I’m a big fan of self-education for writers. And the internet is stuffed with advice for writers – often from those with courses to sell. But how do you know what is good advice? What can you safely ignore?
Having read her latest book, Indie With Ease (read the review here), I invited Pauline Wiles to talk to us about the writing advice we should ignore.
Take it away, Pauline!
3 Types of Advice for Writers You Can Ignore
There are almost 1,000 books on Amazon on the topic of advice for writers, and almost a million results from Google. That’s a mountain of well-intentioned guidance to sort through! And the problem is: much of it may not work for you.
Whatever stage you’re at in your writing career, there’s a danger in absorbing a message that there is only one way for a writer to be successful in a certain area. You’ll judge yourself critically and likely become disillusioned if you find that tactic doesn’t help you get more, or better, words on the page.
So, take the advice you read with a pinch of salt. View your writing habits as a mini experiment, and approach each piece of advice with curiosity. See if it clicks with your personality type and is a boost, not a burden to your efforts.
In particular, here are 3 types of writing advice to be wary of:
1. Stealing from sleep to make time to write
My least favourite advice for writers is that you should make time to write by getting up an hour early. There’s nothing wrong with this suggestion in itself, but it must be accompanied by the advice to go to bed earlier, too. Stealing from sleep eventually destroys both your focus and creativity and makes it more likely you’ll fall into bad habits like overeating and caffeine reliance.
As Arianna Huffington, author of The Sleep Revolution reminds us, “Sleep is profoundly intertwined with virtually every aspect of brain health. Lack of sleep over time can lead to an irreversible loss of brain cells.”
Instead, writers should consider other activities which are not key to their overall health, like watching TV and mindless web surfing. Try to divert precious minutes from those instead.
And if you have trouble sleeping, try gently applying your writing skills at bedtime. A short journal entry, or even making a “worry list” can help your brain switch off and signal that it’s time to rest. The Journal of Experimental Psychology reported a study which found bedtime list-making helped people fall asleep faster.
Also, keep a notebook close to your bed, in case you wake up in the middle of the night with an inspired idea. By jotting it down, you’ll reassure your brain it doesn’t need to stay awake to remember that nugget.
2. The ideal writing routine
The advice for writers we seem to hear most often on the ideal writing routine is “write every day”. That’s fine if it works for you and your lifestyle. But what if you work a double shift on Tuesdays, and are in sole charge of four kids on Saturdays? Don’t hesitate to develop a pattern which works for you. Personally, I’m a fan of writing often enough so that I can remember what’s going on in my manuscript.
In his book Daily Rituals, Mason Currey looked at the creative routines of 161 famous people. He noted there were huge variations in how they went about their work: the only thing they truly had in common was they all made time for their creative endeavours somehow, and then consistently showed up. Meanwhile, Bec Evans, co-founder of writing app Prolifiko, says that “binge writing” is now the most common pattern of finding time to write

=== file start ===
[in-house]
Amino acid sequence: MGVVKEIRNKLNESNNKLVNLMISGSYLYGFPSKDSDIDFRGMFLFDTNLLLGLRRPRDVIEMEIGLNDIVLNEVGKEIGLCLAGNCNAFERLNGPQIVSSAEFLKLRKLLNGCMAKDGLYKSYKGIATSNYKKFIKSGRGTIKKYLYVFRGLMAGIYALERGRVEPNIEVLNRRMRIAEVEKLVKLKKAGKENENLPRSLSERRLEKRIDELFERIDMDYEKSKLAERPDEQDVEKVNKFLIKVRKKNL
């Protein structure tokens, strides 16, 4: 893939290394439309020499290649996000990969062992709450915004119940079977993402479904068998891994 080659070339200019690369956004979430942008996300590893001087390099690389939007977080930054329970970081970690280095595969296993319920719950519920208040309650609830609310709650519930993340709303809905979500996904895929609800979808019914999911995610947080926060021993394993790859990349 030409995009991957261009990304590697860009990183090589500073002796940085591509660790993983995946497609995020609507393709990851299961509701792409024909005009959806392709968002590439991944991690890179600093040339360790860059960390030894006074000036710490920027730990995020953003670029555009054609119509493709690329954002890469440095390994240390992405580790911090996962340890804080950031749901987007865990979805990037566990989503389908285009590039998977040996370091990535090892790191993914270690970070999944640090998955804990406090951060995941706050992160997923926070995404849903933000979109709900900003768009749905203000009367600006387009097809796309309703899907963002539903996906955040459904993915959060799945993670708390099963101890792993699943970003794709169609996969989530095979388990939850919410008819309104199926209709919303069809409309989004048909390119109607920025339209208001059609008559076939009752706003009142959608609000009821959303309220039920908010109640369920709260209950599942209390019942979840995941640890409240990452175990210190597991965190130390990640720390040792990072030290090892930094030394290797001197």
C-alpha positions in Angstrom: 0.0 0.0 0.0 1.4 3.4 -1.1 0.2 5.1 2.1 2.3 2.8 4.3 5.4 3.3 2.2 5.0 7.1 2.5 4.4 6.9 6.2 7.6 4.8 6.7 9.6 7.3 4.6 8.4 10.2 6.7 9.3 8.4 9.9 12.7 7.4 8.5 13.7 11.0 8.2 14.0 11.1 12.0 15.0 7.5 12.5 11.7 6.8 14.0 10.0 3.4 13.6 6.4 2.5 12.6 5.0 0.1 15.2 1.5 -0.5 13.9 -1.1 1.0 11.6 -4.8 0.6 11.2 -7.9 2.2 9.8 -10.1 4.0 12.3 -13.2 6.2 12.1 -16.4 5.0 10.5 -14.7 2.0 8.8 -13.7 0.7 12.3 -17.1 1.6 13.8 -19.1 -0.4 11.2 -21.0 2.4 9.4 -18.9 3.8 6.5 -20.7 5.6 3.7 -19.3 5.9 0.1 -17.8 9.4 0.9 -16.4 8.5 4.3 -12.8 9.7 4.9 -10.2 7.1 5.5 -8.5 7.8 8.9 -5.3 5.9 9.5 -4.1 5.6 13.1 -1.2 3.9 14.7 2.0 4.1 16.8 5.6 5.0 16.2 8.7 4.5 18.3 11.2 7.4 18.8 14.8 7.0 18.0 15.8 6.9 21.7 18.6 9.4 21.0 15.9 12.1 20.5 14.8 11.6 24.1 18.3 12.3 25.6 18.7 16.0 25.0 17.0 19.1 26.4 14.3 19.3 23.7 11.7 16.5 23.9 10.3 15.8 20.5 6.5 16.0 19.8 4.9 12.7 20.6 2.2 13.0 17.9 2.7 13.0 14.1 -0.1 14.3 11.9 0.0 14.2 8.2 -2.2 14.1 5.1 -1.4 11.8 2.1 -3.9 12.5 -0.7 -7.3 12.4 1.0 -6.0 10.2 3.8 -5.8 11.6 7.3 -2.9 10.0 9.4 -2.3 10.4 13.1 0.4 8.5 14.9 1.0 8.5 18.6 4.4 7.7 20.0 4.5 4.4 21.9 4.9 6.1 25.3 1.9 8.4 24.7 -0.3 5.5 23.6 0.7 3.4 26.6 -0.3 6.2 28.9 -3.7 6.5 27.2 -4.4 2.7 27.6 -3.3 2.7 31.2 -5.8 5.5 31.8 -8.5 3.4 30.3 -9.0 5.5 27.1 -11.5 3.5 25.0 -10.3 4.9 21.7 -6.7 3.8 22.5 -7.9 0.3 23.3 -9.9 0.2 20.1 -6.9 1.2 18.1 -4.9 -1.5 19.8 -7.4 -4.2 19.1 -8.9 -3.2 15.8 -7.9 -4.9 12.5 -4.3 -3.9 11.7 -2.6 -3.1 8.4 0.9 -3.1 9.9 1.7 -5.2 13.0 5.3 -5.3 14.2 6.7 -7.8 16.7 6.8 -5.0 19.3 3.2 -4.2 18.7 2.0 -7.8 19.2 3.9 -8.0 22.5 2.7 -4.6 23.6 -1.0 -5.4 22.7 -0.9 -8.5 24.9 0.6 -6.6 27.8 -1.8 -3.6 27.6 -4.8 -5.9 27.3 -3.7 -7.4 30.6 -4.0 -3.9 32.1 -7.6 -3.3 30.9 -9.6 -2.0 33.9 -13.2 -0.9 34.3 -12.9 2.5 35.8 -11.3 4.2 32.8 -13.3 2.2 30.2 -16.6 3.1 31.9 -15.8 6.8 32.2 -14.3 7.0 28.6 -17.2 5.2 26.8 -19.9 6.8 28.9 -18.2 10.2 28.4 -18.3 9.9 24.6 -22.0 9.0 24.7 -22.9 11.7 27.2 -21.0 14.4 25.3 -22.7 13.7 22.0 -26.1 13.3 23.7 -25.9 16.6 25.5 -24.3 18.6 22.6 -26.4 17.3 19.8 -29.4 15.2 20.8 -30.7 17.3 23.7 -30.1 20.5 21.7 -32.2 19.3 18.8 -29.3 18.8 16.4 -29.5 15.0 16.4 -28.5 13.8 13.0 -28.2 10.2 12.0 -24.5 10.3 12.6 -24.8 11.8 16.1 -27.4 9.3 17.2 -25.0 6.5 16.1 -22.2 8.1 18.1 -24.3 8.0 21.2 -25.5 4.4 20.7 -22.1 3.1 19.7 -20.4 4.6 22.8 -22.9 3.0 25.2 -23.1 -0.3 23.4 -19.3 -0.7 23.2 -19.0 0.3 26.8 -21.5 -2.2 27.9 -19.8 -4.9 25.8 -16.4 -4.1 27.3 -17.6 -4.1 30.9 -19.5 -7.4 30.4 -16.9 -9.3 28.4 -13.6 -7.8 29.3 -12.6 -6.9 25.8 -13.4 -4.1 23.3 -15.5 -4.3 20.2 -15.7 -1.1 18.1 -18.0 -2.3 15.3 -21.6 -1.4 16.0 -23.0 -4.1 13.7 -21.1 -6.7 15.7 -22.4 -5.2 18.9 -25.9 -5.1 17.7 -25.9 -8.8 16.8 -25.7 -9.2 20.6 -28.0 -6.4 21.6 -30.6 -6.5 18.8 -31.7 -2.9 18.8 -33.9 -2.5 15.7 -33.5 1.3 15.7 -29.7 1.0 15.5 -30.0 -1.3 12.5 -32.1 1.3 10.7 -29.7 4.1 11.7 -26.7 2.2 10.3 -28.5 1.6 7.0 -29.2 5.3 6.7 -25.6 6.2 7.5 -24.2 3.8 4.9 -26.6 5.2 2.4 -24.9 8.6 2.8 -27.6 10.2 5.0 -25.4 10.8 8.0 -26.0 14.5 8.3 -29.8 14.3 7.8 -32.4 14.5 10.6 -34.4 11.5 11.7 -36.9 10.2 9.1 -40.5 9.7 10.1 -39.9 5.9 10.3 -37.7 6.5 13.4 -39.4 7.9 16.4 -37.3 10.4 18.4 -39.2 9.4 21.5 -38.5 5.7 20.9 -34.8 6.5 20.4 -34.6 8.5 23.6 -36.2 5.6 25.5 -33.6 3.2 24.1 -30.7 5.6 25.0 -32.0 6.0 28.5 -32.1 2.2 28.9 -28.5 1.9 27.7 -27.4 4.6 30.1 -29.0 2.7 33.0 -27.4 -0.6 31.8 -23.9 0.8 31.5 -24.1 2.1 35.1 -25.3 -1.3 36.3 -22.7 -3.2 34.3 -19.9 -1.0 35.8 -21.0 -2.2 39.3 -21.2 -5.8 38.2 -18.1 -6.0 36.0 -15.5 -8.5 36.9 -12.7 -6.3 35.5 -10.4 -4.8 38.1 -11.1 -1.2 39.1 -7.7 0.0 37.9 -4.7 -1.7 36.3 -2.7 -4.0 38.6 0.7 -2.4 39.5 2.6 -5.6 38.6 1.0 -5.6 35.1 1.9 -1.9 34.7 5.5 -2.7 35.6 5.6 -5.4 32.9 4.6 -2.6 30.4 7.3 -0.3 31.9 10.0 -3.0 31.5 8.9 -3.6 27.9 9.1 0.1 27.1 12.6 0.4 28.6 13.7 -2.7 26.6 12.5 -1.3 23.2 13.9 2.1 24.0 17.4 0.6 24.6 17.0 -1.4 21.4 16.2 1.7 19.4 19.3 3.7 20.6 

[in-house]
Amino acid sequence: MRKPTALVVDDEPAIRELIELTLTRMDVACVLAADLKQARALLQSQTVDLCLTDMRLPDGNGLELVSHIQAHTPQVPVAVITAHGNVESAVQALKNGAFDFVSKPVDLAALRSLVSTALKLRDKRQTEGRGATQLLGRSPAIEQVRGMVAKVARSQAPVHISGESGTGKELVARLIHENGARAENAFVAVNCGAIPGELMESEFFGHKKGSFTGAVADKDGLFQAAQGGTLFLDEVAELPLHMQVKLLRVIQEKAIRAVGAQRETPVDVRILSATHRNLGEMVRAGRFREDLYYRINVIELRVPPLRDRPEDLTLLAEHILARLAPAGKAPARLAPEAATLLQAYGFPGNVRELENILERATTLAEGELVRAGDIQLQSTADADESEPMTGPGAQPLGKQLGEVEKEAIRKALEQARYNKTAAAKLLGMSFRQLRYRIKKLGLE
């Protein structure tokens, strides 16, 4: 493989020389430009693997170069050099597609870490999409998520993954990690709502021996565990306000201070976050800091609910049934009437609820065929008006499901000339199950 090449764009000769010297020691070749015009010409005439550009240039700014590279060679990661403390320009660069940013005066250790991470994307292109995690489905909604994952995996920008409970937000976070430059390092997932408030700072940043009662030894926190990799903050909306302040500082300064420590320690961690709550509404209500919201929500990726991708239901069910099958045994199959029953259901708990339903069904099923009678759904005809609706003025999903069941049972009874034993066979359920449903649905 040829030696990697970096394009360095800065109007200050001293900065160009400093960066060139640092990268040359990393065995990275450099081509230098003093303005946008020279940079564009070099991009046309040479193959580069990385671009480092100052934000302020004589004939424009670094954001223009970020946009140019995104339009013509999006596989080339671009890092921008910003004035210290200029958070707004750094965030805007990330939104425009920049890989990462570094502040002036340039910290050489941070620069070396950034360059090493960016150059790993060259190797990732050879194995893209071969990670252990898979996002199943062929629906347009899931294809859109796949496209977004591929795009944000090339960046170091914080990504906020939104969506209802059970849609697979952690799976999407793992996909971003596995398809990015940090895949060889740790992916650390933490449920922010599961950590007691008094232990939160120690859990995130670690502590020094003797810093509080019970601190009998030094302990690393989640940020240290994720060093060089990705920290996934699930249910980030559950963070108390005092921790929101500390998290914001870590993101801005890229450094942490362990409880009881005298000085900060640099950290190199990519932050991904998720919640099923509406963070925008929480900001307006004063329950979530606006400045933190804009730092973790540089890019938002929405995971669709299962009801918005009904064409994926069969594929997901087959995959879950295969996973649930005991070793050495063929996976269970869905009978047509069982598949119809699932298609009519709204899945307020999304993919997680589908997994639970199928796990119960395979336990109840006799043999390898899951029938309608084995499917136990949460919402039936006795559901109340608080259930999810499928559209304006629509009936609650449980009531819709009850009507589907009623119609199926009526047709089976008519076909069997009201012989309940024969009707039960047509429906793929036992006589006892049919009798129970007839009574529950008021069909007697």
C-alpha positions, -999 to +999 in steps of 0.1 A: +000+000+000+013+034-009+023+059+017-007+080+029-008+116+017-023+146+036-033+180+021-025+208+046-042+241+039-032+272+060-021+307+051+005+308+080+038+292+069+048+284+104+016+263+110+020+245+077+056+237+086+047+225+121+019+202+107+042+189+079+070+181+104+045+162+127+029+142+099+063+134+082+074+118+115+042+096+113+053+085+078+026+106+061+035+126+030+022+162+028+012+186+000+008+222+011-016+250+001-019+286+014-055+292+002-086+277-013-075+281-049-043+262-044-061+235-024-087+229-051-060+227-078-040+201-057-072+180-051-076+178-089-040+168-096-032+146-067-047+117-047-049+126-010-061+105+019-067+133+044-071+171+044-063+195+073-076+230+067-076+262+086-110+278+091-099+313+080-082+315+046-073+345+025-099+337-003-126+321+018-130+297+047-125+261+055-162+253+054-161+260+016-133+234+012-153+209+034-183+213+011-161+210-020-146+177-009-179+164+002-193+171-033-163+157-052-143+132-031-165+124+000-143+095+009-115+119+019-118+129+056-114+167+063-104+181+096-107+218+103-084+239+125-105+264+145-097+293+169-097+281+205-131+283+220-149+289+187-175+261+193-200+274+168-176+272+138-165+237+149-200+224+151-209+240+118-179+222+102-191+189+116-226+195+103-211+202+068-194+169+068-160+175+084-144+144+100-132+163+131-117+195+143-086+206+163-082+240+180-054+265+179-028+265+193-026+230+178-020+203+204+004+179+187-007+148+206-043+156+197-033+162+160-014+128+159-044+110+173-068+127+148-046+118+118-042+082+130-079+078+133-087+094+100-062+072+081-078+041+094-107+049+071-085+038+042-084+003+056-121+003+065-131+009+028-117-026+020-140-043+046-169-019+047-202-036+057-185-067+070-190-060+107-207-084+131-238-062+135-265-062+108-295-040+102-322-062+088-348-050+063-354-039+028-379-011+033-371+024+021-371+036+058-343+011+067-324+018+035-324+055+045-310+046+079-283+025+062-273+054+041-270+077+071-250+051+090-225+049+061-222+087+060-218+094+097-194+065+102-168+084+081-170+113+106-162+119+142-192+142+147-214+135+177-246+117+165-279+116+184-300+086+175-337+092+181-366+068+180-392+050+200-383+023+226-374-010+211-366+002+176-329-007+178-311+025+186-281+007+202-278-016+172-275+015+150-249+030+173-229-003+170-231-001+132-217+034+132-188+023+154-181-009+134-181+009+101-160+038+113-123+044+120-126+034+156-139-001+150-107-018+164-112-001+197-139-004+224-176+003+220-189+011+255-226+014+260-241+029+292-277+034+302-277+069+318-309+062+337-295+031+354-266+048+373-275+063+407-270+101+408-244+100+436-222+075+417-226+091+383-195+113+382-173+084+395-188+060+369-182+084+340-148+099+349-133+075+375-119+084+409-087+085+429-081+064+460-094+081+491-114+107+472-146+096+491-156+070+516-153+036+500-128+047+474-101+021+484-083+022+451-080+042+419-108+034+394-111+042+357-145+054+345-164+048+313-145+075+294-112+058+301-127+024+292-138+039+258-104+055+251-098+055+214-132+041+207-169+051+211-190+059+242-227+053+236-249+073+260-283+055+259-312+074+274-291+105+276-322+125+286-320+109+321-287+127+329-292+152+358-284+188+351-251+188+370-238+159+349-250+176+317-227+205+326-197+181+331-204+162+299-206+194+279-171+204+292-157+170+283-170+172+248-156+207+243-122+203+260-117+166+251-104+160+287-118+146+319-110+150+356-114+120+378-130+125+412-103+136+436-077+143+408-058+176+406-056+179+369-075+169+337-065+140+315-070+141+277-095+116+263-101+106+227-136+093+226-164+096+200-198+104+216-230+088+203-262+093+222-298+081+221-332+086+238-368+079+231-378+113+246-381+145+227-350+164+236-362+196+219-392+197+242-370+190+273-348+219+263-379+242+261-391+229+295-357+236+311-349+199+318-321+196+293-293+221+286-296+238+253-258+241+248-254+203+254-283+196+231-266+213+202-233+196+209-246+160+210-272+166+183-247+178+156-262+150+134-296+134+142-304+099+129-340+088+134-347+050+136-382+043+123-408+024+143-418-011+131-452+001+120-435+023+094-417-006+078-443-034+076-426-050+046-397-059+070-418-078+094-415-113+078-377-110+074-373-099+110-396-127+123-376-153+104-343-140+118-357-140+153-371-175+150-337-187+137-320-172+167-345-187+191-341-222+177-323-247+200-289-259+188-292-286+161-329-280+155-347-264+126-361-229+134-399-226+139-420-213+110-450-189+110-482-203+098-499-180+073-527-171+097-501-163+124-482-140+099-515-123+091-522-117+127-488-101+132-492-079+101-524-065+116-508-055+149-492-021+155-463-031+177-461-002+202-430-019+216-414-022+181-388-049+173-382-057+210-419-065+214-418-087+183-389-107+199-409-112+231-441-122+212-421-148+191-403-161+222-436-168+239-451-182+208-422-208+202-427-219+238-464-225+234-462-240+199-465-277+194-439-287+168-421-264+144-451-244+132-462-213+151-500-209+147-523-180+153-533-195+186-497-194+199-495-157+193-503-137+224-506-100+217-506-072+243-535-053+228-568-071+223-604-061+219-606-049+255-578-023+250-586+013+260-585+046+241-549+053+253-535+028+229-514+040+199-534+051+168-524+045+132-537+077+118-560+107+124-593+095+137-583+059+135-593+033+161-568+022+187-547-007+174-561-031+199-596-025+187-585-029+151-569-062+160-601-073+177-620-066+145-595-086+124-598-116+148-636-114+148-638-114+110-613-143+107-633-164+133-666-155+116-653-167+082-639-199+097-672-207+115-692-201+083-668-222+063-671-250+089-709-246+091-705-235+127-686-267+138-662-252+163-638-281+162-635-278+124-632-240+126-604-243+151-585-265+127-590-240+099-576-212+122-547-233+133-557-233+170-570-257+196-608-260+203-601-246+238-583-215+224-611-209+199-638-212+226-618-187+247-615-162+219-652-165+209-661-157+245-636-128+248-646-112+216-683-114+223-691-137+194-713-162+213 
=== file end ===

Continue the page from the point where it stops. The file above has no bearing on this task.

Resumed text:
3. Advice from authors at a different point in their career
If you’re ambitious as a writer and keen to further your craft and marketing skills, you’re probably consuming advice in the form of podcasts, interviews and articles from established authors. This is an inspiring and informative way of honing both your abilities and your approach. However, before you take their guidance as gospel, be sure to discover where they are in their author career, relative to you.
Joanna Penn, for example, is a huge proponent of publishing “wide”, whereby your work is available on many platforms, not just Amazon. But she also notes that when you’re early in your author journey, perhaps with just one or two books published, going wide may not be the smartest strategy.
I also heard a keynote speech from Bella Andre, who is a phenomenally successful indie author. In her opinion, the best marketing you can do is to write the next book. However, that works best when you’ve already established a tribe of readers. If you’re much earlier in your publishing career, understanding and targeting your ideal reader is necessary groundwork; you should spend time here first.
In summary, knowing yourself and your author aspirations is the best advice an author can take to heart. While you should stay curious and open to new approaches, understand that the methods which truly help you achieve your writing goals may be surprising, and personal to you.
Thank you, Pauline!
Bio: British by birth, Pauline Wiles is now a contented resident of California, although she admits to an occasional yearning for afternoon tea and historic homes. An author, speaker and productivity mentor, Pauline writes light-hearted women’s fiction as well as articles on time management and organizing for creatives. Her debut novel, Saving Saffron Sweeting, reached the quarter-final in the Amazon Breakthrough Novel Award. Recognizing that many self-published authors feel overwhelmed by their writing and publishing activities, Pauline offers resources and encouragement to other indie authors. Her newest release is Indie With Ease, offering practical ways to conquer stress, boost productivity and love your self-publishing career.
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